Month: September 2019

Cannabis Smoke: The Good, the Bad and the Ugly

The last few days we’ve seen a flurry of activity related to smokable cannabis products. It’s been tough to keep track of everything that’s gone on, so today I’m going to take a page out of legendary Italian director Sergio Leone‘s book and break down the Good, the Bad, and the Ugly in all things related to cannabis smoke.

The Good. On September 13, 2019, the U.S. District Court for the Southern District of Indiana struck down Indiana’s ban on “smokable hemp” deeming it unconstitutional (shout out to Kristen Nichols, editor of Hemp Industry Daily, for covering this case and for linking to the court’s Order at the top of her story).

Why is this decision good? Preemption! When a state law conflicts with federal law, federal law wins due to the Supremacy Clause of the Constitution. With that in mind let’s take a look at the match-up between Indiana’s smokable hemp ban and the 2018 Farm Bill.

The 2018 Farm Bill removed hemp from the Controlled Substances Act (“CSA”) and defined “hemp” as the Cannabis sativa L. plant with 0.3% or less THC “and any part of that plant, including . . . all derivatives, extracts, [and] cannabinoids . . . whether growing or not[.]” The 2018 Farm Bill did specifically did not preempt states or Indian tribes from passing laws regulating the production of hemp more stringently than federal law. However, the 2018 Farm Bill did explicitly preempt states and Indian tribes from passing laws that “prohibit the transportation or shipment of hemp or hemp products produced in accordance with” the 2018 Farm Bill.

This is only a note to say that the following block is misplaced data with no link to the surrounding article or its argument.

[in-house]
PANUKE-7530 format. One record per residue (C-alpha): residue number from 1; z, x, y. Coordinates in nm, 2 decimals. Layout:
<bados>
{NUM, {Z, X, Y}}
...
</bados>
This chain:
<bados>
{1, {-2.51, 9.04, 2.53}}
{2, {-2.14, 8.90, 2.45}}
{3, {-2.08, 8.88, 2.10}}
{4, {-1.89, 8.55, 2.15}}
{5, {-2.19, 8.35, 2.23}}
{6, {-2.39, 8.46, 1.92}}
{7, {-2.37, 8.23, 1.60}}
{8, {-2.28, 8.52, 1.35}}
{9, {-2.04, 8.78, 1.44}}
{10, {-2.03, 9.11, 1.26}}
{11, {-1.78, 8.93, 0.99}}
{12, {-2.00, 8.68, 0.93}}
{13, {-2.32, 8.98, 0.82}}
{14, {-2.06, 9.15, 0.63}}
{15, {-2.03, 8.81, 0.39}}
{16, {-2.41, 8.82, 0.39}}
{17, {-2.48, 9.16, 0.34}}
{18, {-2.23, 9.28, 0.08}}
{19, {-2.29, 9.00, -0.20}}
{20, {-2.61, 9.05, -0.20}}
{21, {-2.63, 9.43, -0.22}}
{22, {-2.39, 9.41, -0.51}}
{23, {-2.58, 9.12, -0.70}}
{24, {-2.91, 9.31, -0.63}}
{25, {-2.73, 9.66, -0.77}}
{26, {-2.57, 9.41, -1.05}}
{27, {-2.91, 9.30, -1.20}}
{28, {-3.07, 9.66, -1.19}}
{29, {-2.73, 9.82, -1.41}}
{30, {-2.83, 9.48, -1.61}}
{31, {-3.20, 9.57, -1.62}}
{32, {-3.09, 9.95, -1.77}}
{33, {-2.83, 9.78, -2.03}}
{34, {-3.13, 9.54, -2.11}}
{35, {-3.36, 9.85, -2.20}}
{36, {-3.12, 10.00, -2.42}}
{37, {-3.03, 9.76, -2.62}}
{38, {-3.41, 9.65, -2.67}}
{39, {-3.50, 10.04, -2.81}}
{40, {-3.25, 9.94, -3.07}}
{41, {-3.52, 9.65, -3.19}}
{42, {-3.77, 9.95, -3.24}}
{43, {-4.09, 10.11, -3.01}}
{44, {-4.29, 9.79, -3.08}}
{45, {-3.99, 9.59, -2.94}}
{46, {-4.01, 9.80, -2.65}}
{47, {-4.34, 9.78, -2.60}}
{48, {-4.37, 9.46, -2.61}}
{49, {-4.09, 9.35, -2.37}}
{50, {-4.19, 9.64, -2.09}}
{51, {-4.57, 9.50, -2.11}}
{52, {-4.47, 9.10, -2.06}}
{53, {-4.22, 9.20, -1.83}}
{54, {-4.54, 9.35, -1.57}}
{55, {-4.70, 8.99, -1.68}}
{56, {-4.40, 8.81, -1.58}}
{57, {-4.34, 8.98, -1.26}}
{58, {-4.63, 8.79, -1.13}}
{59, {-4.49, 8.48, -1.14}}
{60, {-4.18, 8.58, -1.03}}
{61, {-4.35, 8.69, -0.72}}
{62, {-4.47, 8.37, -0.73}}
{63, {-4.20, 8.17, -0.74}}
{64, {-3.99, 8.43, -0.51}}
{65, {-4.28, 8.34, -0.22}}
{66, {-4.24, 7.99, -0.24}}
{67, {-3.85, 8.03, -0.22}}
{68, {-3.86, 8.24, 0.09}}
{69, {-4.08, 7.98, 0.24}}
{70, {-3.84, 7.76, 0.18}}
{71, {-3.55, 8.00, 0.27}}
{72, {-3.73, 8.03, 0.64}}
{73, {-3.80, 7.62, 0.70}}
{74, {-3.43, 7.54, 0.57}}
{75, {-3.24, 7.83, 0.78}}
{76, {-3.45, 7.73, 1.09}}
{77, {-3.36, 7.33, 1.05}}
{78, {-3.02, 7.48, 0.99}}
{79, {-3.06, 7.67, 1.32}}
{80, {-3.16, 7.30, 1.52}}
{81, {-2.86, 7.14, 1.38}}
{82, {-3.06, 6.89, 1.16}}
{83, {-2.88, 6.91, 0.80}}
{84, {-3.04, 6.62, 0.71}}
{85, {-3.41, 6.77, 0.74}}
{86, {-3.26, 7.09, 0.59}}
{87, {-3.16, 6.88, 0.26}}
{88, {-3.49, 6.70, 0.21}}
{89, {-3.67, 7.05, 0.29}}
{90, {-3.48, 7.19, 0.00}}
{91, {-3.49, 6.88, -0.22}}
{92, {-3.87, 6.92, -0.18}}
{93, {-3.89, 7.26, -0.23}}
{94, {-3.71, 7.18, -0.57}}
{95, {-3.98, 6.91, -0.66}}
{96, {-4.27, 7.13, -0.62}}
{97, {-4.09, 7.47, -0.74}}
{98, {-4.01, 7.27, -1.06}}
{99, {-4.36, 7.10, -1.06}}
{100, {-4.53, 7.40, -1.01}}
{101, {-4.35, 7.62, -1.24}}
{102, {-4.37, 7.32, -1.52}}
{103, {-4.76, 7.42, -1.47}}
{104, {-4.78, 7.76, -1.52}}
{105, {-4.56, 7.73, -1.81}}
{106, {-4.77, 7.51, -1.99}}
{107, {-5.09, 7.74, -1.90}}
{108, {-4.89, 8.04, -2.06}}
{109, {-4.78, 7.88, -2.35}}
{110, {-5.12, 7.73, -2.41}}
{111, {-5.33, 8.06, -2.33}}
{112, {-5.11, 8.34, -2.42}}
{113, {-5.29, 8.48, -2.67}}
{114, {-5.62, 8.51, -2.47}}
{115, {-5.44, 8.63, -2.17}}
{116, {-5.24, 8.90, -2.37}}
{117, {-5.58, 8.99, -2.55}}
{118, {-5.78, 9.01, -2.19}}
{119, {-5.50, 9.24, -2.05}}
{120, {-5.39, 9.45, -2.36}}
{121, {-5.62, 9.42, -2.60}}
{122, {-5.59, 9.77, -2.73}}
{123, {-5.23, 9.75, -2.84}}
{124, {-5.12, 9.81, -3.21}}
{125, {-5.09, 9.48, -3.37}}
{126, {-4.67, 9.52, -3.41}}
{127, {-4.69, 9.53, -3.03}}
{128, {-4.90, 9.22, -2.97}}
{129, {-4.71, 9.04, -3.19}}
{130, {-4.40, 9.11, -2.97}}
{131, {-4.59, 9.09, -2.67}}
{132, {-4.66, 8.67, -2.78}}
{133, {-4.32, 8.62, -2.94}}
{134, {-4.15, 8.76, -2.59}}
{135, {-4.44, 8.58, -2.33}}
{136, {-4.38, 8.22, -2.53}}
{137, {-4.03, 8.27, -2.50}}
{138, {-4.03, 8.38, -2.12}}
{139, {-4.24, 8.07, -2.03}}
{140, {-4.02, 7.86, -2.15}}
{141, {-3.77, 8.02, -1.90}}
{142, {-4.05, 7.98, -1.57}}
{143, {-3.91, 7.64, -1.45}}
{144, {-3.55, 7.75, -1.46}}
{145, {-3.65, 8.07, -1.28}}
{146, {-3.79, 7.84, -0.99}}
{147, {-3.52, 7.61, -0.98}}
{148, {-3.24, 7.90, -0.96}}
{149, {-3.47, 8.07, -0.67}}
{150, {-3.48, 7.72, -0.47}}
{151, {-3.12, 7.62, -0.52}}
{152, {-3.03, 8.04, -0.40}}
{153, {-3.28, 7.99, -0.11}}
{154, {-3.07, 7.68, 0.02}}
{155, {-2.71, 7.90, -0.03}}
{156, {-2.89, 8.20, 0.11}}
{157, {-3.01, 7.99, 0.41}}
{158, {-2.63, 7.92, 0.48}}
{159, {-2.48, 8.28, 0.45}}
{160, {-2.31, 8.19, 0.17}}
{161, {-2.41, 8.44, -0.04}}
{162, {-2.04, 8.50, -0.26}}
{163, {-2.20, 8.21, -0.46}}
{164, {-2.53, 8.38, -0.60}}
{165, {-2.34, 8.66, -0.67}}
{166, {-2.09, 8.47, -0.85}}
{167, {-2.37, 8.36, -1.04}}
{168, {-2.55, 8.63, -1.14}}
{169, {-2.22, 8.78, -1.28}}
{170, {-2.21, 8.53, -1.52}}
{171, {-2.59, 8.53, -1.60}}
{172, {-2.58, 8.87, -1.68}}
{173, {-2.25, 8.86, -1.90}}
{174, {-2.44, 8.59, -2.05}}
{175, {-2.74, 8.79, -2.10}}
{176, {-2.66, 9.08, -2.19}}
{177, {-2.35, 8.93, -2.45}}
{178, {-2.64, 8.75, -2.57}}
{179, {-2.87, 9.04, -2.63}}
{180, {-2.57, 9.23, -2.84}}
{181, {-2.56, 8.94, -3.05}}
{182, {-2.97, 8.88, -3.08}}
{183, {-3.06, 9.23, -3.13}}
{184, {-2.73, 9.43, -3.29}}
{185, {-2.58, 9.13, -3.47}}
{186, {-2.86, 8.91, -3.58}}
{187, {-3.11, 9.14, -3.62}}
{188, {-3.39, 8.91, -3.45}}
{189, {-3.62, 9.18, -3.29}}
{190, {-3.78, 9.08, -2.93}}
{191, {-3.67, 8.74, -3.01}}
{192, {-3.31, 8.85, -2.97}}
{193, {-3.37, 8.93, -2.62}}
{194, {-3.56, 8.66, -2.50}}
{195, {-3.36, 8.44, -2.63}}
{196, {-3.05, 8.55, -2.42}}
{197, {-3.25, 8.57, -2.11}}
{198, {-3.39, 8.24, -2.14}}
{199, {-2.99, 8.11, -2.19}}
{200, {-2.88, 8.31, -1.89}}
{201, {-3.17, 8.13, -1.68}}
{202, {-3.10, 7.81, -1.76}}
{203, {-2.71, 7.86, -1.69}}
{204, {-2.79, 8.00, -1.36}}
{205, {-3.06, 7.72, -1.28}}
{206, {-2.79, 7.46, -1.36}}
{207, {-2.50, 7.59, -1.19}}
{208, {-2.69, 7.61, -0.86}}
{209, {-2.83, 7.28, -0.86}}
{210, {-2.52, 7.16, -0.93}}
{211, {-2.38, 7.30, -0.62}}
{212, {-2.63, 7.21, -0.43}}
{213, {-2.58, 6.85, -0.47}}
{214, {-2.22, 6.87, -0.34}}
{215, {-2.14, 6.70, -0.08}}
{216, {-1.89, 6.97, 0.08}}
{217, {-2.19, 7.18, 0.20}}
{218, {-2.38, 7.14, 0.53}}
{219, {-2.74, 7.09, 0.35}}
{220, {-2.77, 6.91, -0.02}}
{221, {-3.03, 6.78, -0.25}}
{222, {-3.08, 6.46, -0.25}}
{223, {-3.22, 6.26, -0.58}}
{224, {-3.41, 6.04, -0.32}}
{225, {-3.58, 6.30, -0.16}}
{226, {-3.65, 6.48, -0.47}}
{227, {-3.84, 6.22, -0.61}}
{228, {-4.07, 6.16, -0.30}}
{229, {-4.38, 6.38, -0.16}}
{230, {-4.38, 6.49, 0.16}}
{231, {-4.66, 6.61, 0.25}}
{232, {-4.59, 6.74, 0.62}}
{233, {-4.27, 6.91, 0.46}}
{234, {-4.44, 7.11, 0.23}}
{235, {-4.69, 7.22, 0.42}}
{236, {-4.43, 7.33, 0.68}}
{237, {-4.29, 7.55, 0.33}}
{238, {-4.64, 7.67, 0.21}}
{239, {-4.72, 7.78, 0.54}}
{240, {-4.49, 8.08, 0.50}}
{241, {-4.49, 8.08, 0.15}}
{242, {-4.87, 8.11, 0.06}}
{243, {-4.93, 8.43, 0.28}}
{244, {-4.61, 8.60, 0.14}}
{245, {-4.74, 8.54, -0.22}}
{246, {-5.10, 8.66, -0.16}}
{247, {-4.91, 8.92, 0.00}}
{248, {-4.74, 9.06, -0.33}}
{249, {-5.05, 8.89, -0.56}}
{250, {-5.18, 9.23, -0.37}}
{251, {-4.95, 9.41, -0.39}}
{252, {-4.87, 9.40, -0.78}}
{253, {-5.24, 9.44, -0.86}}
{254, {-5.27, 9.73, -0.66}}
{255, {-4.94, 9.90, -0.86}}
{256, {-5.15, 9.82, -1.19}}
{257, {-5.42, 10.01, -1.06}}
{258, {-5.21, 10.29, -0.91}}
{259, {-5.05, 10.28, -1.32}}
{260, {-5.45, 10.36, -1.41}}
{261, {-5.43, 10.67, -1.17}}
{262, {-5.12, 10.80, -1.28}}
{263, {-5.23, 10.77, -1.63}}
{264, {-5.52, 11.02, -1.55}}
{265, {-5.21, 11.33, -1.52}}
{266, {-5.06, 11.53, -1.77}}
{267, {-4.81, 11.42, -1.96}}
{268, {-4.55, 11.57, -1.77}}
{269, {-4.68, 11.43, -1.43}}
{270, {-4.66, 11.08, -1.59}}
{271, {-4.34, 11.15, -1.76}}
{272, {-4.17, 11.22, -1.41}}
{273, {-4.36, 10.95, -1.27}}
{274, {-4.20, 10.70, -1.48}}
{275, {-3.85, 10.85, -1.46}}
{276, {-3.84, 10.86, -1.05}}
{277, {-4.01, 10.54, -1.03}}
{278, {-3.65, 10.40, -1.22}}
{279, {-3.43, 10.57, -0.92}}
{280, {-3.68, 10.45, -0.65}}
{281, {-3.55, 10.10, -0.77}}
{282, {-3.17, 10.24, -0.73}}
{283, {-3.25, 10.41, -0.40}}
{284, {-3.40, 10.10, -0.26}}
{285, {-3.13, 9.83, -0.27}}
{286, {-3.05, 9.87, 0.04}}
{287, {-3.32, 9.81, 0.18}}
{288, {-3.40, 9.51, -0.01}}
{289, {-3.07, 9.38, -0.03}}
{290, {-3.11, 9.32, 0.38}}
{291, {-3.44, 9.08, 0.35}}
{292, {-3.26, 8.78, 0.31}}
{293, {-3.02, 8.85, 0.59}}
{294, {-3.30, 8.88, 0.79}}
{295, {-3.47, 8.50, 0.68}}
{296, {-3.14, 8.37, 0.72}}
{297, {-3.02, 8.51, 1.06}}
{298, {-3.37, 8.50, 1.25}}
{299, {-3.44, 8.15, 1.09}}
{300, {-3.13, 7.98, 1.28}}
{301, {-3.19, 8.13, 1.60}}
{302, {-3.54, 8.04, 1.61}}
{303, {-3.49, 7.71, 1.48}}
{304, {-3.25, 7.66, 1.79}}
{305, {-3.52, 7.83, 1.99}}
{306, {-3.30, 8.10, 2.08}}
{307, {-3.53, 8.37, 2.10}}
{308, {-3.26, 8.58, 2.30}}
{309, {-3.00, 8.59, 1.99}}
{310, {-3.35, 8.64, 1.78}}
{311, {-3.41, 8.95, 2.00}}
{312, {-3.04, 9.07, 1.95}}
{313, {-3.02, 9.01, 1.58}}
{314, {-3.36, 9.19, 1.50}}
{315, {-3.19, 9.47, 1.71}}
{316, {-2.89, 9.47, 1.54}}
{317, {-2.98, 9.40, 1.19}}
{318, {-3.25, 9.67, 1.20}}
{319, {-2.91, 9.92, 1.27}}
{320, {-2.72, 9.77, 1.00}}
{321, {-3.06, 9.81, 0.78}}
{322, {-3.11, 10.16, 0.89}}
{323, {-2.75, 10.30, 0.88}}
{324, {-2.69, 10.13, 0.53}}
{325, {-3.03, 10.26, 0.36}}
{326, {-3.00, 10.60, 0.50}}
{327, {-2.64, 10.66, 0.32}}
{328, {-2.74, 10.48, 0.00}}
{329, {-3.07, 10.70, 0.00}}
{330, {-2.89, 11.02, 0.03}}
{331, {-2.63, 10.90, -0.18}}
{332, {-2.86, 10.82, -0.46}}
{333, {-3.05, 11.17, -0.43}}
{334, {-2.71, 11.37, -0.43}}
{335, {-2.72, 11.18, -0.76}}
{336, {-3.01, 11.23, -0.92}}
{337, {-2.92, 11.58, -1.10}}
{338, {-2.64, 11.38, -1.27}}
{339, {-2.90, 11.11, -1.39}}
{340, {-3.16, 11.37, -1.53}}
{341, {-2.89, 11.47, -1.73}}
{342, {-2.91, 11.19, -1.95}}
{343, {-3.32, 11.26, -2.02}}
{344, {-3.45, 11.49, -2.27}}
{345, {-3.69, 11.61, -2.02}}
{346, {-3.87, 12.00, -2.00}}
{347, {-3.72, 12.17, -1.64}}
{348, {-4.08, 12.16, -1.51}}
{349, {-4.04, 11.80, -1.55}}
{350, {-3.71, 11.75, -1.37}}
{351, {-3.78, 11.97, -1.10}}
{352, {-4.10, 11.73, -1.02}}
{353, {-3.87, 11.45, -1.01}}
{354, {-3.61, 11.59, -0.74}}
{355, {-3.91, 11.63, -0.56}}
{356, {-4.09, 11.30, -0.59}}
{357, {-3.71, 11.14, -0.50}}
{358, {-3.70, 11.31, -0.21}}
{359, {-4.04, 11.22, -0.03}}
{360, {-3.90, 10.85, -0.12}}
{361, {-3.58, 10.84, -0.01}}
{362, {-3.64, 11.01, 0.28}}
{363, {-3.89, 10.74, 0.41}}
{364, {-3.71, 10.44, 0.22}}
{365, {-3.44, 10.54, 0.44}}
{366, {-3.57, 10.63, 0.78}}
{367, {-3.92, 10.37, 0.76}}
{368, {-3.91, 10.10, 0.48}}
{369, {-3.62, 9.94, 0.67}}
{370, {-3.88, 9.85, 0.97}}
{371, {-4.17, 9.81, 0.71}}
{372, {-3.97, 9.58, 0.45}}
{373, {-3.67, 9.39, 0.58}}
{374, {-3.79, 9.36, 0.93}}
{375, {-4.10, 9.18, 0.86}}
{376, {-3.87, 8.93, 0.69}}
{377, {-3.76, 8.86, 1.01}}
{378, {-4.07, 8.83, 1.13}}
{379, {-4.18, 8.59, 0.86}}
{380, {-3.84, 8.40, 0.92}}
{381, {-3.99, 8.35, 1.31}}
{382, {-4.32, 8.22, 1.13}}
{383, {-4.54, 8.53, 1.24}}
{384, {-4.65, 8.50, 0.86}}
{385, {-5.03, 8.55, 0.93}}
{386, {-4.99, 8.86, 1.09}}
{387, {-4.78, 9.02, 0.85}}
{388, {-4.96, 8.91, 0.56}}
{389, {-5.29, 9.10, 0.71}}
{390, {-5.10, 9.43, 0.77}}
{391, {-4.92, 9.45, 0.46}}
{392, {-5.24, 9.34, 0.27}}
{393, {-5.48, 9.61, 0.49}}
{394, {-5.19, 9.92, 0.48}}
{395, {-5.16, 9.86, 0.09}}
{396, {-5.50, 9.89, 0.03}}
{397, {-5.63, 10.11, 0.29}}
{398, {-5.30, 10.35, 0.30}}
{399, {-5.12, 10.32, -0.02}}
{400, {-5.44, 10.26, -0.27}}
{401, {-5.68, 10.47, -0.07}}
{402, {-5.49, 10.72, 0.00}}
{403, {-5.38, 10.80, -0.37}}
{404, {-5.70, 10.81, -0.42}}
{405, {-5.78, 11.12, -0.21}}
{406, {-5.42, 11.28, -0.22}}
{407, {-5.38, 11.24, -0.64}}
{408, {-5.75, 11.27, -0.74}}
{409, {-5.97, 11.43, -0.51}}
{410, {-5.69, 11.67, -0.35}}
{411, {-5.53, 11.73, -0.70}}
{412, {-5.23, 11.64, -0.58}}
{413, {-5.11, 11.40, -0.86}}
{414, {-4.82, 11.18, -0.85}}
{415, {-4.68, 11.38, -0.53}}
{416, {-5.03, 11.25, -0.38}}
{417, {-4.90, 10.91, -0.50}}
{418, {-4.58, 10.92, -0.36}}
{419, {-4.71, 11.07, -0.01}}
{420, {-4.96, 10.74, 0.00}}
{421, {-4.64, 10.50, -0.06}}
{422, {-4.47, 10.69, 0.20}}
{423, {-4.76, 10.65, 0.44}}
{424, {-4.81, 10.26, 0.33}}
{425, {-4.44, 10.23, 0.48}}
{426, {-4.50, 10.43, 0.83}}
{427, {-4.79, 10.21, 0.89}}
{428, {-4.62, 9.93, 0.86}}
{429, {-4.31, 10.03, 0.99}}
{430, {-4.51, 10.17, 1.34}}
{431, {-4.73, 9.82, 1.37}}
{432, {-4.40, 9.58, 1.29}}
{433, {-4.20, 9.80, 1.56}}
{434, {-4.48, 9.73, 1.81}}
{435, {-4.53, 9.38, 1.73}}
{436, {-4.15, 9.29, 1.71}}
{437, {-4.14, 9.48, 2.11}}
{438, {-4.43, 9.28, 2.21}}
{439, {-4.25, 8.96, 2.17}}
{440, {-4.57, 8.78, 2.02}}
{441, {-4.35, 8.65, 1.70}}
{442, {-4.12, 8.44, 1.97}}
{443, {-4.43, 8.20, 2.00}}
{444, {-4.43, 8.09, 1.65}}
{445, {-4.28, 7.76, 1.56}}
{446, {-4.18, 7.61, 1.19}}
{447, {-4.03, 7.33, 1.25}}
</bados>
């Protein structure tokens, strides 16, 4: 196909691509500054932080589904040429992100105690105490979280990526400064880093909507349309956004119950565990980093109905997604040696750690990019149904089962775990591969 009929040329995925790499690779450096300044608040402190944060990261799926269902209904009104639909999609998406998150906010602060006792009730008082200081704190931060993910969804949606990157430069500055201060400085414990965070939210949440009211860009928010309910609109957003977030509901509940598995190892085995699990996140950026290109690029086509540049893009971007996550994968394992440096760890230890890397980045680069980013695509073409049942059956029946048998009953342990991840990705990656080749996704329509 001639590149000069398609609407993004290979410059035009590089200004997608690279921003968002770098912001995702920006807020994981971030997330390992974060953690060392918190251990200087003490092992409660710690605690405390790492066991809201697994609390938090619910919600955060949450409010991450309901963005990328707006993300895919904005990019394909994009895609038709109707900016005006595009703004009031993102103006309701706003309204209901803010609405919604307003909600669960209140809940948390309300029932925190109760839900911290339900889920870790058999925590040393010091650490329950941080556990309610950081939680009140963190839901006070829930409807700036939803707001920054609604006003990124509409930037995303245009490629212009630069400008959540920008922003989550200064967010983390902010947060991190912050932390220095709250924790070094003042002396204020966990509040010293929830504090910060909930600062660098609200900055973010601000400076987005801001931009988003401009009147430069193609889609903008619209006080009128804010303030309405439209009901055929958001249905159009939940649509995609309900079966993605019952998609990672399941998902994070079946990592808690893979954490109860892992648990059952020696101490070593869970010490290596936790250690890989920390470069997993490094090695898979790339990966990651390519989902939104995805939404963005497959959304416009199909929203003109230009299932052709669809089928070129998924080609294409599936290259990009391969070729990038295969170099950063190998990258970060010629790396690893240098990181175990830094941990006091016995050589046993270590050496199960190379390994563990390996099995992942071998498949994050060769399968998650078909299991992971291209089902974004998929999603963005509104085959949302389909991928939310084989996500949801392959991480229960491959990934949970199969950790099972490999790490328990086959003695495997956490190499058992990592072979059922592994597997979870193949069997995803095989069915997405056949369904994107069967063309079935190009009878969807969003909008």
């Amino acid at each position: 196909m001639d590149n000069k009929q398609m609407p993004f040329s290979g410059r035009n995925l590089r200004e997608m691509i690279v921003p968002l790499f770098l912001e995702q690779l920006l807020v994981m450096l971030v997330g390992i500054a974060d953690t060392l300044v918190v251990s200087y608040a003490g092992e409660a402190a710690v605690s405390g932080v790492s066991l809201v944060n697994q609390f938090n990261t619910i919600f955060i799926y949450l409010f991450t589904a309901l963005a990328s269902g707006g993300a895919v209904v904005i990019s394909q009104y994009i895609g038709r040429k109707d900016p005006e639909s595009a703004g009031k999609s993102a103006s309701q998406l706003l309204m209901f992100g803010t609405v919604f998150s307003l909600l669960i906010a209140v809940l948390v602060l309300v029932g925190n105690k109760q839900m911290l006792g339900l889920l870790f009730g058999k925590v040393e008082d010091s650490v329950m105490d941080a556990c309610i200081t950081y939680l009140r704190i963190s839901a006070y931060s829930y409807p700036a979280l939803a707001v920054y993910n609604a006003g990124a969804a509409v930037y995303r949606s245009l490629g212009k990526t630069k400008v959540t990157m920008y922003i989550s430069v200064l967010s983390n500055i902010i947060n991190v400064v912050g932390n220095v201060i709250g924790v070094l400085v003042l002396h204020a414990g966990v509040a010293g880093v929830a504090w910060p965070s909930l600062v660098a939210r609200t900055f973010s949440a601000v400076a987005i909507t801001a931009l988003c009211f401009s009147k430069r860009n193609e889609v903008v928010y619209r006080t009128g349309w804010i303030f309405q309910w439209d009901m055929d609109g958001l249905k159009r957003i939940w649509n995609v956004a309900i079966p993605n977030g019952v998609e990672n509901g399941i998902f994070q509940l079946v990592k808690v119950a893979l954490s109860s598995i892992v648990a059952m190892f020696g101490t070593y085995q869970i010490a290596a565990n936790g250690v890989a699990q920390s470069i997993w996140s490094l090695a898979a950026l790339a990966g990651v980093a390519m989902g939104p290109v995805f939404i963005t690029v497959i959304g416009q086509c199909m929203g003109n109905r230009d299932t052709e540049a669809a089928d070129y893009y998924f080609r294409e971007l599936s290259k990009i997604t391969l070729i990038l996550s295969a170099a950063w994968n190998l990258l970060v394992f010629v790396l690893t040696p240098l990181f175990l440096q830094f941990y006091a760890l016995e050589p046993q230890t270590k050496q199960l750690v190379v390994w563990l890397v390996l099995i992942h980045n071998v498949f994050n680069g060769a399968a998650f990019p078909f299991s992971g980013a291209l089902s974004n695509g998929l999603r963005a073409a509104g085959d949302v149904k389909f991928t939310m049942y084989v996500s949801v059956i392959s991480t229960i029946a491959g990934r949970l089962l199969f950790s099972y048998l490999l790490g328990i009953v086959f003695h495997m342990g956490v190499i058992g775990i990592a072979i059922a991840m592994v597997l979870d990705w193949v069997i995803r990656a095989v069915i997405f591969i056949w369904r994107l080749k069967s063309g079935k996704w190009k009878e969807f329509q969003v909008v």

In response to the 2018 Farm Bill, Indiana passed SEA 516 to legalize the commercial production of hemp in Indiana while also criminalizing the manufacture, finance, delivery, and possession of “smokable hemp,” i.e., hemp derivatives that can be introduced to the human body through inhalation. Notably, the ban on smokable hemp did not reference the “production” of hemp. This lead to the Midwest Hemp Council and several other hemp stakeholders to sue Indiana for violating federal law and to enjoin the state from enforcing portions of SEA 516 pending the lawsuit.